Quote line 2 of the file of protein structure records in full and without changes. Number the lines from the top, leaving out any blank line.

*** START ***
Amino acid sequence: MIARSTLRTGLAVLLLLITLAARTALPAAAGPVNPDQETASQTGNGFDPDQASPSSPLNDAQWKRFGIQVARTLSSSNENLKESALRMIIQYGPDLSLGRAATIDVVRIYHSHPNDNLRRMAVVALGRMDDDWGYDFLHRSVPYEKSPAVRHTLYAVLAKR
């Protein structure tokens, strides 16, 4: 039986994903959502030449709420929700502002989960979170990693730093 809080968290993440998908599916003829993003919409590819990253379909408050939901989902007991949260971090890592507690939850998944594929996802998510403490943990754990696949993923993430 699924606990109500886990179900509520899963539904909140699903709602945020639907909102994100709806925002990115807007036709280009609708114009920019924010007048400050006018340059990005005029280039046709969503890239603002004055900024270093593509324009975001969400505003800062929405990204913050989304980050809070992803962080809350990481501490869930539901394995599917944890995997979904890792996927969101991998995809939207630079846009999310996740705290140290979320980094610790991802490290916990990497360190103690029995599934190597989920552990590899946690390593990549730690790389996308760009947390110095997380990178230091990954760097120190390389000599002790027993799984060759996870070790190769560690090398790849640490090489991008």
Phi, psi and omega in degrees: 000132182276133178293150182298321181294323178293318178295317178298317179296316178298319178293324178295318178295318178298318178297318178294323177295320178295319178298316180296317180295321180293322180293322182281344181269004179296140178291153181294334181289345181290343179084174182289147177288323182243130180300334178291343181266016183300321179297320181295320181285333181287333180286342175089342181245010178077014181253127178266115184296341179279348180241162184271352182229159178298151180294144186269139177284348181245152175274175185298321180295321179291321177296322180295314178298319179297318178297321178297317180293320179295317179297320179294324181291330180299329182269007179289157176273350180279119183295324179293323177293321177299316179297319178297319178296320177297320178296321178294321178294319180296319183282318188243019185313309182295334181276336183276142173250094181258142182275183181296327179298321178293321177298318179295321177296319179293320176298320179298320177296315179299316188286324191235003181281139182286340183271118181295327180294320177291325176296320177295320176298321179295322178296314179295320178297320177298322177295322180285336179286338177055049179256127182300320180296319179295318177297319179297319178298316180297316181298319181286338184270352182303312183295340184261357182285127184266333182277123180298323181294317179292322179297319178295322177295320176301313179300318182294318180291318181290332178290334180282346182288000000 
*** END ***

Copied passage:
């Protein structure tokens, strides 16, 4: 039986994903959502030449709420929700502002989960979170990693730093 809080968290993440998908599916003829993003919409590819990253379909408050939901989902007991949260971090890592507690939850998944594929996802998510403490943990754990696949993923993430 699924606990109500886990179900509520899963539904909140699903709602945020639907909102994100709806925002990115807007036709280009609708114009920019924010007048400050006018340059990005005029280039046709969503890239603002004055900024270093593509324009975001969400505003800062929405990204913050989304980050809070992803962080809350990481501490869930539901394995599917944890995997979904890792996927969101991998995809939207630079846009999310996740705290140290979320980094610790991802490290916990990497360190103690029995599934190597989920552990590899946690390593990549730690790389996308760009947390110095997380990178230091990954760097120190390389000599002790027993799984060759996870070790190769560690090398790849640490090489991008």